The Bangladeshi expatriates working abroad constitute more than one million who directly help continue the wheel of the economy to move forward. They send the cost of their toil and sweat, the remittance, to their families in the country. However, they remain deprived of getting a satisfactory amount of remittances due to the lack of language proficiency and technical know-how. Had our education been based on a well-thought-out plan, they could have contributed several times more to the economy of the country. But who bothers? When the economy gets fattened by their toil, we just try to take credit for it. We are lagging behind in the global market, in reality. Still, no pragmatic step appears to bring about the desired change in education.

We know Japanese children walk to school even though almost all of the guardians have personal cars. They do not allow their children to use cars to go to school and create supremacy over their classmates, which constitutes a bigger part of education that children learn at the early stage of education. They enjoy mixing with all students who bear the sign of their institution, school being the most enjoyable place. They dine together in school to learn manners and etiquette. There, students do not fail in the exams; rather their teachers fail if they do not perform their duties properly. They learn to love each other, sympathise and empathise, and love nature in their schools. Also, they learn moral education and how to show honour to others and elders.

Indian film legend Satyajit Ray studied in better educational institutions and graduated in economics, but his institutional education hardly helped him be famous. His study in Shantiniketan enabled him to come into contact with several artists and teachers. All this goes beyond the institutional education that made him known to the entire sub-continent. His institutional education hardly contributed to it as per his conviction.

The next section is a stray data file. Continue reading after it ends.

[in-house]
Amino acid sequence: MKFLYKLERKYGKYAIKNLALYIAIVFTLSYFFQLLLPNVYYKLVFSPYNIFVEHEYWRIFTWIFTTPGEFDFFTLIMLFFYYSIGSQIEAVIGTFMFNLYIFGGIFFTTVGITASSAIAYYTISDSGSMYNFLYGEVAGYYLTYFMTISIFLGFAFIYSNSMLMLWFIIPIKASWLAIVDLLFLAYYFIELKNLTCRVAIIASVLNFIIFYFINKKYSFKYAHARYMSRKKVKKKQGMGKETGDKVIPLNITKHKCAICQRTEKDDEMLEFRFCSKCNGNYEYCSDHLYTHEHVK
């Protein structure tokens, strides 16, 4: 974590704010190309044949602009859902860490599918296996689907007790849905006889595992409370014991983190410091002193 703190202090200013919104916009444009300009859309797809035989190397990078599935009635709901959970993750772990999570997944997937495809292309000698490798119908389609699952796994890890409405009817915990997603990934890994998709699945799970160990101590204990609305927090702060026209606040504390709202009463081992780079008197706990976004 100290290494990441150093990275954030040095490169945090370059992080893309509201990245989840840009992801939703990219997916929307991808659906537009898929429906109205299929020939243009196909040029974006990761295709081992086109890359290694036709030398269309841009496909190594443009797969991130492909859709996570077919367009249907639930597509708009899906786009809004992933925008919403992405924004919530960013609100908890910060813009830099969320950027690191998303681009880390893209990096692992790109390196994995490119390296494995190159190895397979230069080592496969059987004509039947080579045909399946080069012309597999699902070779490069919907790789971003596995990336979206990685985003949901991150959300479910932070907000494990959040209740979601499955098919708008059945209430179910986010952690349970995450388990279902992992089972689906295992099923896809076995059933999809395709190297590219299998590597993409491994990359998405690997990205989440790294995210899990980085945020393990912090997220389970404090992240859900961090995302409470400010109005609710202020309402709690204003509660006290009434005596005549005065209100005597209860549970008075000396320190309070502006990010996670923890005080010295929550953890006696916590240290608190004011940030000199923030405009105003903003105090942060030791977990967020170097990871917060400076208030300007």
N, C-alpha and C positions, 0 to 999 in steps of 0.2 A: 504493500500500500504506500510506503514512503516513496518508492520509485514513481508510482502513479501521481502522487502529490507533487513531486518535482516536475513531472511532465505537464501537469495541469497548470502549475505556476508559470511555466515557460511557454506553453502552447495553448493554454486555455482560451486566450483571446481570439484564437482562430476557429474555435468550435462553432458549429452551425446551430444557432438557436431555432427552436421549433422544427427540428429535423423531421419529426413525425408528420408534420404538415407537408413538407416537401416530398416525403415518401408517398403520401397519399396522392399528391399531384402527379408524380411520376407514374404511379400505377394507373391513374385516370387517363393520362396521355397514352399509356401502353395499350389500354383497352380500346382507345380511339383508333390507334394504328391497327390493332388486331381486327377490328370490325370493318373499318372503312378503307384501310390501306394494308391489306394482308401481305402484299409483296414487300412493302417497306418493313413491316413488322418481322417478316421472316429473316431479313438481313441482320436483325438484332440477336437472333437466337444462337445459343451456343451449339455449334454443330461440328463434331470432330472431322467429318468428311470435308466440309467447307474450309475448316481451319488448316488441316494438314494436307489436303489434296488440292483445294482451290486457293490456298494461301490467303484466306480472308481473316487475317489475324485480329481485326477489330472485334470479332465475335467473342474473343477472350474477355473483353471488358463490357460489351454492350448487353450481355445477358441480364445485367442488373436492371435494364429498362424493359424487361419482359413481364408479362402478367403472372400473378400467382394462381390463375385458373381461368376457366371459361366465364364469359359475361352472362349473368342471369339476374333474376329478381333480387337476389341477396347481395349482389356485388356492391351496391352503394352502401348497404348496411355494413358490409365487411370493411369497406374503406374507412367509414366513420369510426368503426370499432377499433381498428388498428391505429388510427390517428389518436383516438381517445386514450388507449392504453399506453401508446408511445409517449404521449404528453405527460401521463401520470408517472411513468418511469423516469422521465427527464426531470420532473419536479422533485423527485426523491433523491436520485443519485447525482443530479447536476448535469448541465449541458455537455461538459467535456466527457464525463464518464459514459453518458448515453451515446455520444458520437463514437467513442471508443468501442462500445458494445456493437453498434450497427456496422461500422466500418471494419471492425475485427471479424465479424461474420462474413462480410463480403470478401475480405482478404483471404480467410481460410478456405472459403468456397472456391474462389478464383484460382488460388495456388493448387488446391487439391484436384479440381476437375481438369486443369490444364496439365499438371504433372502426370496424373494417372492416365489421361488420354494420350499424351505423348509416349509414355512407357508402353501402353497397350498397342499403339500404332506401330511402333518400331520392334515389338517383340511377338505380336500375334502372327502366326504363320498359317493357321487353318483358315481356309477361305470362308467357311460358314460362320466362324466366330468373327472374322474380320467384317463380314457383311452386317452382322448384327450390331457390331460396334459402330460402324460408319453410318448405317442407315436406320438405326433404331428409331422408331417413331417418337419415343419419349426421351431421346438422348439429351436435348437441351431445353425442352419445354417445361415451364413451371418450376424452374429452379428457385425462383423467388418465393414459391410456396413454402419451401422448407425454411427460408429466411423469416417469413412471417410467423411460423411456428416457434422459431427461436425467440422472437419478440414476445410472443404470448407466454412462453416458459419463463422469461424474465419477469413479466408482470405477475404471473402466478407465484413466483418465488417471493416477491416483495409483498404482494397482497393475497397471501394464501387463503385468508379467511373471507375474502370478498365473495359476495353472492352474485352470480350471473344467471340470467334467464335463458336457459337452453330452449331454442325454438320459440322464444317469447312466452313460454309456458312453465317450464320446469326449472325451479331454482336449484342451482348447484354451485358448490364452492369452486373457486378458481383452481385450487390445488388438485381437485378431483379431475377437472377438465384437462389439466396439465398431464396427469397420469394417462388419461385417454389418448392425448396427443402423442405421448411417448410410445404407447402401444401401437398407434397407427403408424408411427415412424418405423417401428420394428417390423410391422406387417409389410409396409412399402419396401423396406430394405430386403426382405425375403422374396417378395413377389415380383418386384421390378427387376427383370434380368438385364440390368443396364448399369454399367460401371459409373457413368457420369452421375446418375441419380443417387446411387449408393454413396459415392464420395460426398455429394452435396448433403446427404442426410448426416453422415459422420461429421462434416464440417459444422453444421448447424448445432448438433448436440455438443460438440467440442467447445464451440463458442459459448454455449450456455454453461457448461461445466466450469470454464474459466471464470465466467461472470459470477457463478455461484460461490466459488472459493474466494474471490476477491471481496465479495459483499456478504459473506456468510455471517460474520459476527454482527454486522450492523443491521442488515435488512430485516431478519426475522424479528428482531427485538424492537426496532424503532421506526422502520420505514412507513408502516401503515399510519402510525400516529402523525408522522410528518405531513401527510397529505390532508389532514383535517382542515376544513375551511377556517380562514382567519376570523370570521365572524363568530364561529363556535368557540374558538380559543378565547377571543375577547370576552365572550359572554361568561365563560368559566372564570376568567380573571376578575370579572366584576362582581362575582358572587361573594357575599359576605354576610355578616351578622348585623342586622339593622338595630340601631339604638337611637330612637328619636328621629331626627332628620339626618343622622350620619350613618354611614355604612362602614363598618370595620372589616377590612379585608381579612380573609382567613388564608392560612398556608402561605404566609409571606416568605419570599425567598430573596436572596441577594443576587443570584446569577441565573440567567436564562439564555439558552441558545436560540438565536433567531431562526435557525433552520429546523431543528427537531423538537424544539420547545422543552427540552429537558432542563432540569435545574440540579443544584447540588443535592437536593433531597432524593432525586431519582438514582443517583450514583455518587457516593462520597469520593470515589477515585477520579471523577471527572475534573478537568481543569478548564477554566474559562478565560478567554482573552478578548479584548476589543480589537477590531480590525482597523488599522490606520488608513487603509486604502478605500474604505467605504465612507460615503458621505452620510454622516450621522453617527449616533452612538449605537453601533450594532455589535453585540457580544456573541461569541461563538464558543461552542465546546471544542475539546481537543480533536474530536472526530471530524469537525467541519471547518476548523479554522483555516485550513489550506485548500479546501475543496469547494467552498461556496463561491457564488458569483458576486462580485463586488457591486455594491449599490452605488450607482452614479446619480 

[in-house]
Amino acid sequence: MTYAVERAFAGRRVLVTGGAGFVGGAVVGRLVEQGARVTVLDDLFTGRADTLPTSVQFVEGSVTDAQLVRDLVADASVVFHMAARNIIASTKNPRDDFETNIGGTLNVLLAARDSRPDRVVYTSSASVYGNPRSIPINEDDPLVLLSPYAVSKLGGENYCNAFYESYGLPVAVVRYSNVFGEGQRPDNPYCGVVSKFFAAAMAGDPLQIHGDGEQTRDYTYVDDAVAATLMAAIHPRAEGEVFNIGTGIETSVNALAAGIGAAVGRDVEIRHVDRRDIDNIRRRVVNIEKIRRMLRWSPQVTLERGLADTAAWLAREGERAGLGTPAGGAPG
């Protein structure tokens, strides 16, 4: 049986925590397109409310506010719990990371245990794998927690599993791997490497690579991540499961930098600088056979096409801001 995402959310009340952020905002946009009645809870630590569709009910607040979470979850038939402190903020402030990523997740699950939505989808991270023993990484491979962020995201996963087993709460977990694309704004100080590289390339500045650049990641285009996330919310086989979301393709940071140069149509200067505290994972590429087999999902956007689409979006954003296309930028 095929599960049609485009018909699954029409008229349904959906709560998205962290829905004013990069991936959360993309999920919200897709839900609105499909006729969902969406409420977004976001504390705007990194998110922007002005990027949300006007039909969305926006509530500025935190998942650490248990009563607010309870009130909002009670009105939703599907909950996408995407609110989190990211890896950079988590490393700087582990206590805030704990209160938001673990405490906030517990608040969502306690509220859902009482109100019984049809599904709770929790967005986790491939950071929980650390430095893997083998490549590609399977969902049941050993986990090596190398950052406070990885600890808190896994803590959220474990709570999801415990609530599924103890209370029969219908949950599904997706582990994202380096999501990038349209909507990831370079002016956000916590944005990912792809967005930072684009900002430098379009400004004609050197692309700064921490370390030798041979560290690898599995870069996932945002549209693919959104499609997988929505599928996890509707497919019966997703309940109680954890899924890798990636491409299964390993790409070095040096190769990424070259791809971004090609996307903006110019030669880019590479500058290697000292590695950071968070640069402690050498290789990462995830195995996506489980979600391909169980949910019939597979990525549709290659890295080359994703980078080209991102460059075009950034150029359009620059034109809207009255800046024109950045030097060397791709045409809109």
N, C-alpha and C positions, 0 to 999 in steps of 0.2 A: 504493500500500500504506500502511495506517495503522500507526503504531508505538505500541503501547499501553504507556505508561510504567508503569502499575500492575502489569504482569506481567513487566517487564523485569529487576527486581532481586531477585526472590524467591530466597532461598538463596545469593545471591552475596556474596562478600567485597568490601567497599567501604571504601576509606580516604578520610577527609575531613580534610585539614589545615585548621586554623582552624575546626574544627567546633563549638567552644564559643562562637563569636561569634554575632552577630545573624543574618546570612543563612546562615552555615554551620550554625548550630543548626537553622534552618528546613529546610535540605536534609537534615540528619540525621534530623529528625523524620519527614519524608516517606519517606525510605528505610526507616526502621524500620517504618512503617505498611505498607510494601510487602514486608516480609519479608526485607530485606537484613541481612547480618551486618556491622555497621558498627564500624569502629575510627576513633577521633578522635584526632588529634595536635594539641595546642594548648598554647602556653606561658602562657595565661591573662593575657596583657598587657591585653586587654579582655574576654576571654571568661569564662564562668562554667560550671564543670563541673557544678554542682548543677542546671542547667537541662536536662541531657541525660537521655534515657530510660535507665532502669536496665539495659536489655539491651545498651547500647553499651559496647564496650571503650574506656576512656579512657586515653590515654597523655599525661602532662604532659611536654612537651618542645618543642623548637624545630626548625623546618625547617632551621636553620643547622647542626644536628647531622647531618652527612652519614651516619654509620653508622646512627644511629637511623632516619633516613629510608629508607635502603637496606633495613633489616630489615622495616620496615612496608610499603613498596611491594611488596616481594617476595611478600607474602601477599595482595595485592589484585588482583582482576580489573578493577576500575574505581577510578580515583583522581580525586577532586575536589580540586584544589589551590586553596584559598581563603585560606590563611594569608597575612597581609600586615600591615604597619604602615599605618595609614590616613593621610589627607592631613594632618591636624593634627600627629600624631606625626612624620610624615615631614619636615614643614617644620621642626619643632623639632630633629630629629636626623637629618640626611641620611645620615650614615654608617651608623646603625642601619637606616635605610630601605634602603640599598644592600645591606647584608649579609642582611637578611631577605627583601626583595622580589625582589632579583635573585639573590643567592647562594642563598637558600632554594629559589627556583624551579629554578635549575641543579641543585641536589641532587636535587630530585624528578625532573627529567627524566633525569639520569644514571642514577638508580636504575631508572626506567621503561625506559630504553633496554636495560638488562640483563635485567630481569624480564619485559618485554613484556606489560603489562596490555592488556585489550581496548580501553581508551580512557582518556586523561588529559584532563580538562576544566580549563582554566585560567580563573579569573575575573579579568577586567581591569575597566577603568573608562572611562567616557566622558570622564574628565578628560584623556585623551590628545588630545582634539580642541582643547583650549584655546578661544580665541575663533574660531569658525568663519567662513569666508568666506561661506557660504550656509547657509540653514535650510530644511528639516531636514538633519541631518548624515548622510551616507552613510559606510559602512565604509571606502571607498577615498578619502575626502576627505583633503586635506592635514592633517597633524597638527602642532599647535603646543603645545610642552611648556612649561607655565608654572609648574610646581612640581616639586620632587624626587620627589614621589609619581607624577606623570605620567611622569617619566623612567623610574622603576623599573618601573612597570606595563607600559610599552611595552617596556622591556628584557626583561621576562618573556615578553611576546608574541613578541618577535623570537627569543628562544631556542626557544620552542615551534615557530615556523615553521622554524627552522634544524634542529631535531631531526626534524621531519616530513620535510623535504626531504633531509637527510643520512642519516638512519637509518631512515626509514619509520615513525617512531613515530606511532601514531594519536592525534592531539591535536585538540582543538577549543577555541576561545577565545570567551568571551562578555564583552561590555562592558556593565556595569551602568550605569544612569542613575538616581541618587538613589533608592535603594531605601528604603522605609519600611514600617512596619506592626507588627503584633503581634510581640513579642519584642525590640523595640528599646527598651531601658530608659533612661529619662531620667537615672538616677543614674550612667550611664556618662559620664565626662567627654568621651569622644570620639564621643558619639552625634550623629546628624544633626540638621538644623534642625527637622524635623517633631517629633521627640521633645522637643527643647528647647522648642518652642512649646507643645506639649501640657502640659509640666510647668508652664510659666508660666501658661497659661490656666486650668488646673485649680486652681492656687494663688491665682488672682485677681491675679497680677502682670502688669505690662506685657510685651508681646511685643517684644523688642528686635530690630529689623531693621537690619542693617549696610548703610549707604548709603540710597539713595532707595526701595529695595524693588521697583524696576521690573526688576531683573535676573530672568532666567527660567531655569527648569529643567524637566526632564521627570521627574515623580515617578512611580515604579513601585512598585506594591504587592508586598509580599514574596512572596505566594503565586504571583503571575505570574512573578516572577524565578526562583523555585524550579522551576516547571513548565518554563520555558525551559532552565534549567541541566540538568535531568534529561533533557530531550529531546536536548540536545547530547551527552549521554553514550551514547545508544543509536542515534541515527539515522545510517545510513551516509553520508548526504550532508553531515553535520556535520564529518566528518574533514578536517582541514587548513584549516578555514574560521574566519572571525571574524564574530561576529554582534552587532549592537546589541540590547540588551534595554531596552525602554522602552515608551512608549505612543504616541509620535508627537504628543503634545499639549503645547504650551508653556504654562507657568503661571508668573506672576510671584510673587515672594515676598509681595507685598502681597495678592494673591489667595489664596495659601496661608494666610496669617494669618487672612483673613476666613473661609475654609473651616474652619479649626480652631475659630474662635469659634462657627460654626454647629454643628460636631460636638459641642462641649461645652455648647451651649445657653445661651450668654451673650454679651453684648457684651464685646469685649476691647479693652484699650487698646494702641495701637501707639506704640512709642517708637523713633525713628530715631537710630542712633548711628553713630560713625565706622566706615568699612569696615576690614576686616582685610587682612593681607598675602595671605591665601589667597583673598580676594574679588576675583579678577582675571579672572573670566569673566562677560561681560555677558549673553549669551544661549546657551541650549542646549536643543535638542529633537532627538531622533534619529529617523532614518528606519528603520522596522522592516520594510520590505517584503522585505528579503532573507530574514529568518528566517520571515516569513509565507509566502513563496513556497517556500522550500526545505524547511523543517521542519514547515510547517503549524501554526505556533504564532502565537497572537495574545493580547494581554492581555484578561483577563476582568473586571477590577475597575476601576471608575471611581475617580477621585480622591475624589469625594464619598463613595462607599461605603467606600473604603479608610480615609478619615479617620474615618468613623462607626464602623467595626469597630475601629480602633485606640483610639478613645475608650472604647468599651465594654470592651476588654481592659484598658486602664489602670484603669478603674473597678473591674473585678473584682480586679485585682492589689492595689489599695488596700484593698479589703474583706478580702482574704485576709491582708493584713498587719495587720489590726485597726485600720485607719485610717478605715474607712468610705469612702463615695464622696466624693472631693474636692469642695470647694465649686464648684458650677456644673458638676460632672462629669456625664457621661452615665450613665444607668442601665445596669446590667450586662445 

Our education minister said in a function once, “When our students want to study books beyond their textbooks, parents discourage them not to waste time by reading other books. You should not do that. Let your children read books other than their prescribed textbooks. Let them read literature, science, travelogue, ICT books, biography of great personalities. The individuals who have become famous in the world, many of them don’t have good degrees from educational institutions. However, they read books of various kinds. They read books beyond their textbooks. To become really educated, we need to read books, many kinds of books, not necessarily our textbooks only, but books of many kinds.” Rightly she has said so. Only textbooks cannot fulfil the desire of our learning of many important things. But we must acknowledge that only reading textual materials cannot make our children equipped enough to face the challenges of the 21st century lying ahead of them. They must gain knowledge on matters hands on to utilise what they learn in practice.

The writer works for BRAC Education